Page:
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College football recruits don't care about your alma-mater's classic uniform ideal

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I think everybody's understood this for a while, even if they don't like it: recruits don't care about tradition when it comes to the uniforms they wear in college. Nor should they, because schools and alumni cling to some really unattractive crap for a long time, often for no good reason beyond some limp defense like "well they've worn it since the '50s!"

Nebraska's helmets are dull, but they've been doing that dull thing for decades, even after abandoning that dull offense they did for decades. Michigan's helmets and uniforms are undeniably iconic, and also represent your grandpa telling a long-winded story with no point. Penn State's blank-paper look basically forces 85 kids to wear a nap. Alabama only puts numbers on the lids, which actually works well as a metaphor for the player as nameless and dispensable football cog. Dammit, I just made Alabama's uniforms interesting for the first time. I may never get beyond this setback.

Anyhow, we finally have quantitative evidence of these obvious uniform-related assessments. Pick Six Previews polled a bunch of high school recruits about their opinions on uniforms. These are the results:

I have a few bones to pick here--if you think Texas or USC have bad uniforms, then you're just blind, okay, kids. And Florida State's uniforms have been and will always be awful. Dang Millennials. Florida State's helmet is a re-enactment of an arrow that annually tries to escape that color scheme.

I digress. Point is, high school players much prefer the more modern Oregon-type approach to uniforms than the more traditional approach by most major college football brand names. Both Alabama and Penn State rate high on the bad-uniform side, and there are multiple votes for Michigan, USC, and Texas, as well.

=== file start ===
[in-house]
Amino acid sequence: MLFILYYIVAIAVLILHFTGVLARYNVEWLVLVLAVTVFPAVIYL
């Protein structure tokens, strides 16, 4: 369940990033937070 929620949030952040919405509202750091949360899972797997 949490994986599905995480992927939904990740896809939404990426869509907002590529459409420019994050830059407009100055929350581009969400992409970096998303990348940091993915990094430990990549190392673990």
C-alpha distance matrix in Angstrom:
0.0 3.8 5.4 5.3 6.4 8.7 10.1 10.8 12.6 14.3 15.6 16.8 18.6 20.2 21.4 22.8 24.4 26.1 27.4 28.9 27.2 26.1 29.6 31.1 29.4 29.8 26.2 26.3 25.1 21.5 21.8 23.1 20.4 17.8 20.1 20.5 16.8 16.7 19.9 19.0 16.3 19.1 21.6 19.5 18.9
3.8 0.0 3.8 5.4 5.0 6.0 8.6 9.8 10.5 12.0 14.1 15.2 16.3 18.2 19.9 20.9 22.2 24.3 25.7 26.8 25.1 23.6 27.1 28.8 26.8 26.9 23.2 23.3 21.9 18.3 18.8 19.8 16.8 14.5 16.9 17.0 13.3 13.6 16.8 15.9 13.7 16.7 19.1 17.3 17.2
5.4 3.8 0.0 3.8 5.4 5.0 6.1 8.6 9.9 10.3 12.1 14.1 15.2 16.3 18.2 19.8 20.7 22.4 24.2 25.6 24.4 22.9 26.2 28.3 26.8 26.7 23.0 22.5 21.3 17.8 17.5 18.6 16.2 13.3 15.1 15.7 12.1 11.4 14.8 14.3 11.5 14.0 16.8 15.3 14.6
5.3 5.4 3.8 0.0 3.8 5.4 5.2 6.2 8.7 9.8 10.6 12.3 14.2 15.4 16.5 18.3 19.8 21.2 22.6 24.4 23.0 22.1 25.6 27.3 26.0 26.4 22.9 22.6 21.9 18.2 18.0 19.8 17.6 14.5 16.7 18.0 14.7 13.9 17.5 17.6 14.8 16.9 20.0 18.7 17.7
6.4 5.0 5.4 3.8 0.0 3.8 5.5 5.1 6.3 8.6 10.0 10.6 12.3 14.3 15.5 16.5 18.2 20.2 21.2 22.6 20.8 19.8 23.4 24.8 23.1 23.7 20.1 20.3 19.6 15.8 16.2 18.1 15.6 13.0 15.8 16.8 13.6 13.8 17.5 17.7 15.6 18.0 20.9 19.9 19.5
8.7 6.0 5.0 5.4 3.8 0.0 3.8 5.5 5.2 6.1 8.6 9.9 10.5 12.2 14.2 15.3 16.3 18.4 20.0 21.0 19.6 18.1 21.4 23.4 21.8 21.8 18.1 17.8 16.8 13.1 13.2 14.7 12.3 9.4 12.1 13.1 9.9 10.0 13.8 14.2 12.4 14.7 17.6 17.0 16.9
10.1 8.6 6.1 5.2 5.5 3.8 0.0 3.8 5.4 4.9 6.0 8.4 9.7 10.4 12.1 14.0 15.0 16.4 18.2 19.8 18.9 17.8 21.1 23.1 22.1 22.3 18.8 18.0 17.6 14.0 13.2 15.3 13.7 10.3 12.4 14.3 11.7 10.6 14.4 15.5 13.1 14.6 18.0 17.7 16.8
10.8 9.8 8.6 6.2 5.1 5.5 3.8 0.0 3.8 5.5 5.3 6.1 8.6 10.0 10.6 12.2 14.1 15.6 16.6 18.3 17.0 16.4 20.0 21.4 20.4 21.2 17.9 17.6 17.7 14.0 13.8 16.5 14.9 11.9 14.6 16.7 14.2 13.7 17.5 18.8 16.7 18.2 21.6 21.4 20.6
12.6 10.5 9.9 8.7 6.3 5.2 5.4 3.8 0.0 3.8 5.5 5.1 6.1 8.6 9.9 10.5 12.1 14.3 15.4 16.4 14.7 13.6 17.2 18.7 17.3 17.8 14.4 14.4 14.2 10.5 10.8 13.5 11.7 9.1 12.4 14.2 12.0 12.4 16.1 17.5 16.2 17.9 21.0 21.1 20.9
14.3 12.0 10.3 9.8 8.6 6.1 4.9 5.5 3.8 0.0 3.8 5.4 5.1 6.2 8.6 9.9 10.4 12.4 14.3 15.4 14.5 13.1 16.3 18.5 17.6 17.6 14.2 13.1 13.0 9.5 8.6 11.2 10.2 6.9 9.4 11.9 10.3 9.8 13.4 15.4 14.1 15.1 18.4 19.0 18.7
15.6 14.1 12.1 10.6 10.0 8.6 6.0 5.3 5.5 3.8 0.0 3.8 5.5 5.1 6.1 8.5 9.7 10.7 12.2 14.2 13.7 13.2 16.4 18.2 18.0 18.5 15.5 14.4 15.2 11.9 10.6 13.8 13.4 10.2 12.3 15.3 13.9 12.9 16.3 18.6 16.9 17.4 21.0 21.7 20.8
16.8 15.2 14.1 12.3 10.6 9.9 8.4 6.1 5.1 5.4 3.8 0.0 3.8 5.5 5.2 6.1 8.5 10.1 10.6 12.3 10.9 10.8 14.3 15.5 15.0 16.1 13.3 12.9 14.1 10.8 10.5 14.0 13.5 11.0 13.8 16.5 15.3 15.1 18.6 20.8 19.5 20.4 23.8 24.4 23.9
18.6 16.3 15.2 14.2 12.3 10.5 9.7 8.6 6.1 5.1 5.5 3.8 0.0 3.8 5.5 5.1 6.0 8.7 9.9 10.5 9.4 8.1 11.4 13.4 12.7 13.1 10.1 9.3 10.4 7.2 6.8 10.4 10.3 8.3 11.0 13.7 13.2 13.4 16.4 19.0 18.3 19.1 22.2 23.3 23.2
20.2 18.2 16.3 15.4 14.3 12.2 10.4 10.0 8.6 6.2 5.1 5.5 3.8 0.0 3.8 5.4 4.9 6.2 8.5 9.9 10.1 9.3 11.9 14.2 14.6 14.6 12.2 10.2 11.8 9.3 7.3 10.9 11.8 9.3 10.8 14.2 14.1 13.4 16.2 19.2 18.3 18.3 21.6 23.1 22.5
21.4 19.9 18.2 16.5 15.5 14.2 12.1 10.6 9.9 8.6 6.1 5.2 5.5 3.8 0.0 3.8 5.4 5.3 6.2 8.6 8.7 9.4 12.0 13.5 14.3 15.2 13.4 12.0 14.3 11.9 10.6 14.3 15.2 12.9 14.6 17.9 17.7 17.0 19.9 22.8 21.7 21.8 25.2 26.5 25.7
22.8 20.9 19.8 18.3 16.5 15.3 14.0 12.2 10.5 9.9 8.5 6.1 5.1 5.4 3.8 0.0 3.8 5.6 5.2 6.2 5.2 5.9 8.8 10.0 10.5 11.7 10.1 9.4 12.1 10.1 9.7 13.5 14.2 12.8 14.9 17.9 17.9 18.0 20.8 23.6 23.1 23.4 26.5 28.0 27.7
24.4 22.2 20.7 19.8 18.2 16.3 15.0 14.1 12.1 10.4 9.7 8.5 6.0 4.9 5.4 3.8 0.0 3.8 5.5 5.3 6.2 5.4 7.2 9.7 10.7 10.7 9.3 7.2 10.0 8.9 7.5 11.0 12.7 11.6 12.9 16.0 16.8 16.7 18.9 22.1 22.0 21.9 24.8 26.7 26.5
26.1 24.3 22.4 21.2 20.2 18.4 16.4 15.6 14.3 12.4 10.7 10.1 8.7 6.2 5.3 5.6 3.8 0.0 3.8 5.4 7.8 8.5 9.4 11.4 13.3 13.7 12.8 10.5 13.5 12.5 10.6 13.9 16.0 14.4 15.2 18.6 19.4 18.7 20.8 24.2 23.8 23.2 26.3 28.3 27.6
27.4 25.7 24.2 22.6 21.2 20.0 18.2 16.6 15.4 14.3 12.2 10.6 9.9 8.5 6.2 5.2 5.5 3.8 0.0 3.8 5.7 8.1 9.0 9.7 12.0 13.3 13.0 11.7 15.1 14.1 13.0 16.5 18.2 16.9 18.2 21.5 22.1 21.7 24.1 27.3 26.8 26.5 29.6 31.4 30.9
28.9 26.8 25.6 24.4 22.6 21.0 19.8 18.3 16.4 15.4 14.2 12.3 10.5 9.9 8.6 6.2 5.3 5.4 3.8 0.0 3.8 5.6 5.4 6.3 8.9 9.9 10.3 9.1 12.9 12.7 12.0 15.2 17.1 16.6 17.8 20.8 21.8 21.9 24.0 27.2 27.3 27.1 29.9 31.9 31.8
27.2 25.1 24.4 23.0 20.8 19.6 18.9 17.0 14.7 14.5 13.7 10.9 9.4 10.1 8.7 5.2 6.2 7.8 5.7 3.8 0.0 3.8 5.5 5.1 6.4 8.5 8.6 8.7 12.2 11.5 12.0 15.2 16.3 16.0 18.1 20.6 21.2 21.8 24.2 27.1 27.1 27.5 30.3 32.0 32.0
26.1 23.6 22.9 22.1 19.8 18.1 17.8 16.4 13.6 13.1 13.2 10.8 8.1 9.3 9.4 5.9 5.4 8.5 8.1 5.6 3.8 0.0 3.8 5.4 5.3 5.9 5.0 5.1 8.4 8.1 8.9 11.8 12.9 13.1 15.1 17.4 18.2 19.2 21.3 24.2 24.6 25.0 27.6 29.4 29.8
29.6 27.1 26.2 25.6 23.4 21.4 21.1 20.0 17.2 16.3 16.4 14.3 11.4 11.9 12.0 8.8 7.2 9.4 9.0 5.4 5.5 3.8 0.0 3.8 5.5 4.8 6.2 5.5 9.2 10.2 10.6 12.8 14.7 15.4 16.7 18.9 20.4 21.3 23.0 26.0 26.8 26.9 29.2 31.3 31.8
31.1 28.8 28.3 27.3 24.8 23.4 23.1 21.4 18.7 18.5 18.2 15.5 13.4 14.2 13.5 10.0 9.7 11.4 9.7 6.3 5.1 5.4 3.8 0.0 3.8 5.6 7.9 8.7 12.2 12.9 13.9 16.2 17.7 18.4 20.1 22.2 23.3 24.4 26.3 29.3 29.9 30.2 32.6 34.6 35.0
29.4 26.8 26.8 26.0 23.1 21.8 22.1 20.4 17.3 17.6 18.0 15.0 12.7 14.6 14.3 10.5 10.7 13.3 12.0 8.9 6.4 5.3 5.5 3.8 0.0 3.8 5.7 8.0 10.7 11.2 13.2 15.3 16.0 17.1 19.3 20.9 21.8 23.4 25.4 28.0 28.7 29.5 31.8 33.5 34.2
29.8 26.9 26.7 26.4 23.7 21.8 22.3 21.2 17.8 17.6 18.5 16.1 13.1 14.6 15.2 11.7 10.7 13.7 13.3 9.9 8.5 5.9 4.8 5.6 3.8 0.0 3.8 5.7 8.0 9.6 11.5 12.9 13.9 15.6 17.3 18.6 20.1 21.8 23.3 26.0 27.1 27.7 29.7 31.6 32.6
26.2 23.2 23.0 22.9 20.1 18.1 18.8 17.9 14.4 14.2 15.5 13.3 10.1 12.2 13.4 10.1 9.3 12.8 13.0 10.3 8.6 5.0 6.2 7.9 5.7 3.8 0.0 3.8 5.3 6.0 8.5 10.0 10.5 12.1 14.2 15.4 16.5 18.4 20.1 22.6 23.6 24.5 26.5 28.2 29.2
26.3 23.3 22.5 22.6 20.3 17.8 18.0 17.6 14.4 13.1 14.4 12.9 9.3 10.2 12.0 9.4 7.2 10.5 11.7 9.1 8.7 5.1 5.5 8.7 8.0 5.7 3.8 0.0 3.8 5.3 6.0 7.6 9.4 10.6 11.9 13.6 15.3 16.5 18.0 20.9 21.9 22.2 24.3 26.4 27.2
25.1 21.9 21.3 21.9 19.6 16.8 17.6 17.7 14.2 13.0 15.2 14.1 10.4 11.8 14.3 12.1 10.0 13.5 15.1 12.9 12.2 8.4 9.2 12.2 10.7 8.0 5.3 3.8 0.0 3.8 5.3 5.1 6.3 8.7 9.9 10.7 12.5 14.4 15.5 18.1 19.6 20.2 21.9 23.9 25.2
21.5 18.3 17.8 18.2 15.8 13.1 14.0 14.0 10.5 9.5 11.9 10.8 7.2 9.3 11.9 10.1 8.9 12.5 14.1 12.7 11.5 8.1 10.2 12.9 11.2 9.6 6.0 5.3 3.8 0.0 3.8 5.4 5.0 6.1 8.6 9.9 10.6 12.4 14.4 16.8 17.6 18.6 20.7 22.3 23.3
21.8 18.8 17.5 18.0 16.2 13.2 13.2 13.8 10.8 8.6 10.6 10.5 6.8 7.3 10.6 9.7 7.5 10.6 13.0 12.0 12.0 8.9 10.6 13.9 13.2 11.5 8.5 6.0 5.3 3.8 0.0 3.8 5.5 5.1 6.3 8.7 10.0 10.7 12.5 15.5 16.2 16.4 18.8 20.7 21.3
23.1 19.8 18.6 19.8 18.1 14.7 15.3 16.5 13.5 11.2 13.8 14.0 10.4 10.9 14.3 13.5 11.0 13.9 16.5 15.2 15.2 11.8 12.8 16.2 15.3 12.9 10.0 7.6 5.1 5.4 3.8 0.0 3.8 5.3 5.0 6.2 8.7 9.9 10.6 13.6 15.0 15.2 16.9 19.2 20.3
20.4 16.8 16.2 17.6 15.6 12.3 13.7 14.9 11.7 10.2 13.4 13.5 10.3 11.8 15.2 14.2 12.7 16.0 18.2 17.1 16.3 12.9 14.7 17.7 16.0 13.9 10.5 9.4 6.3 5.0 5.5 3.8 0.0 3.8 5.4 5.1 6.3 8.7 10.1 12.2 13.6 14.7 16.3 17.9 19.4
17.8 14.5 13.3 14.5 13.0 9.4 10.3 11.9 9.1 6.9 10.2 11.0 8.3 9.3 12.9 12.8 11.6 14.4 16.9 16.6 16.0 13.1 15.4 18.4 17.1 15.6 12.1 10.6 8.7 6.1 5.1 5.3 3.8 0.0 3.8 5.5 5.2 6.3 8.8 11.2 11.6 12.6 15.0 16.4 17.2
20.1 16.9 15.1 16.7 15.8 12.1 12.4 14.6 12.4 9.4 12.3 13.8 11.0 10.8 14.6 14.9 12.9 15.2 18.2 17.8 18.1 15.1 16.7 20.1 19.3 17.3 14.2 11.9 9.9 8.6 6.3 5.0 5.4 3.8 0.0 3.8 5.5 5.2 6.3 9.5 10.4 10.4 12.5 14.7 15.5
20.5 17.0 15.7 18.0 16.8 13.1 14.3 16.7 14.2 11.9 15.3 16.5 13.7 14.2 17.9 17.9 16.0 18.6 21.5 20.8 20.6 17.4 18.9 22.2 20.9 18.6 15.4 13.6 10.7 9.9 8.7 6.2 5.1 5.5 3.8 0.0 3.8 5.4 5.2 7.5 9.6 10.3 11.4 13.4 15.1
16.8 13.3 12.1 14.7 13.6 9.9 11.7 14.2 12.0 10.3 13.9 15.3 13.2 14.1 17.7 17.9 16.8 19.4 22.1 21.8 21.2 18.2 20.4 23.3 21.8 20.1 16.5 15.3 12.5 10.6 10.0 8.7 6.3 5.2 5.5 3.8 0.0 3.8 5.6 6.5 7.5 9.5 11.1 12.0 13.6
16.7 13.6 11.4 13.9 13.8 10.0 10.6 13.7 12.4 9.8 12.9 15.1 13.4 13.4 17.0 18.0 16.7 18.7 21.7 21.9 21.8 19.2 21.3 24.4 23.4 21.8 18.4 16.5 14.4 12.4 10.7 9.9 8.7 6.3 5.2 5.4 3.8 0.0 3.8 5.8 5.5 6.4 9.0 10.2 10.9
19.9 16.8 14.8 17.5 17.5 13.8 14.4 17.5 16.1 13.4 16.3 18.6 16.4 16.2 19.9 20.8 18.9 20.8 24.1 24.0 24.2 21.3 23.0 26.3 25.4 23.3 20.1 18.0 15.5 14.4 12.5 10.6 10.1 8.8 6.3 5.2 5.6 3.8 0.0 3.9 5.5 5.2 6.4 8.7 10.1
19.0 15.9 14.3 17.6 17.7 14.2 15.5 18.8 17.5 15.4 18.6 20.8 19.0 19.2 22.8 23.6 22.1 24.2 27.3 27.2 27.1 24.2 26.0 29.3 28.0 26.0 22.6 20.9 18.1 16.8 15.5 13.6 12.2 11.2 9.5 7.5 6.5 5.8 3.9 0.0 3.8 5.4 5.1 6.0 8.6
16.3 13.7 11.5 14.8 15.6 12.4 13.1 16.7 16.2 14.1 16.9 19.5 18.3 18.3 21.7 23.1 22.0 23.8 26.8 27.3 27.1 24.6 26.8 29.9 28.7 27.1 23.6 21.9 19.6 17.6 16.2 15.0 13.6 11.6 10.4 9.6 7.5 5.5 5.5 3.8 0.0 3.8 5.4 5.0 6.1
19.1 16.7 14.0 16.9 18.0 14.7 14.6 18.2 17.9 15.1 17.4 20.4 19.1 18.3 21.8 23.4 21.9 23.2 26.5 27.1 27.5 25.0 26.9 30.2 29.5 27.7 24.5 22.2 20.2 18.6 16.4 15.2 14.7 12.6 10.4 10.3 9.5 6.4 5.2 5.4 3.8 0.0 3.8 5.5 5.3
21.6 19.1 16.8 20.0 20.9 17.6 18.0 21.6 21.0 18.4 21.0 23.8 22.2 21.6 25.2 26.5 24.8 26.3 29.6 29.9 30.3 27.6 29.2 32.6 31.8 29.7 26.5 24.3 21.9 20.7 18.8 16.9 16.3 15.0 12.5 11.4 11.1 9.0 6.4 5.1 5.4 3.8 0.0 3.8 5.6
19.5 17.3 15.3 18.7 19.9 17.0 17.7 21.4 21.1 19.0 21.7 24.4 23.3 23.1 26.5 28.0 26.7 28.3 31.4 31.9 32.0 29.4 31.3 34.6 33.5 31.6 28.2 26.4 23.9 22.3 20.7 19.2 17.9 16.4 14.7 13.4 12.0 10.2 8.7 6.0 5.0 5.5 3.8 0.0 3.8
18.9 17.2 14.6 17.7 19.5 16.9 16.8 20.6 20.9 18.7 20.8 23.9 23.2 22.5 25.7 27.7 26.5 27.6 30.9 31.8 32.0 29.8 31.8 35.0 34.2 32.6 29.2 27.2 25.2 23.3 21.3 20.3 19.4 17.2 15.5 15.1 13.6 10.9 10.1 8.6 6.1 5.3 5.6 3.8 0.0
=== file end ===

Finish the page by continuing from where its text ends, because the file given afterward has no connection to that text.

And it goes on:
The indifference toward Alabama's or Penn State's or Michigan's uniforms will always be immaterial in recruiting, because it's Alabama and Penn State and Michigan. Aesthetics may be a genuine factor for a few kids but it'll go about two dozen spots down the list of priorities with name-brand schools.

I think Pick Six Preview's Mike Nowoswiat cuts to an important bottom line: there is little-to-no marginal value in rebooting your look if you're Alabama or Michigan. There is some value in that if you're an upstart, like Oregon was, like TCU was, like Baylor was. Maryland's uniforms are polarizing even among recruits, but you know, at least they've noticed that Maryland exists. That's a good chunk of the battle right there. Just make noise. Noise helps; doesn't matter at first if the racket is in any way coherent.

You don't do yourself many favors by sticking to what you've done in the past, unless you're one of those blueblood schools. I like NC State's block-S helmets. But let's be honest: Stanford is Block S University at this point. Sure, NC State's got itself a different twist on the block-S, and that logo is almost a century old and that's cool. Probably nobody's noticed.

State's been really late to the uniform game, and that's been a detriment, superficial though it may feel to me or you. There have been mild improvements here and there, and recently the football program has embraced more alternate looks. The font on the uniforms still looks like it was imagined in crayon by a blind graphic artist, but I have faith that in another couple decades we'll have caught up to 2005.

Basically, it really helps in recruiting if you have a good football team and have had a good football team for a long time, but short of that, it helps to have a team that looks all fancy-shiny-different, which can eventually help along the way to the good football.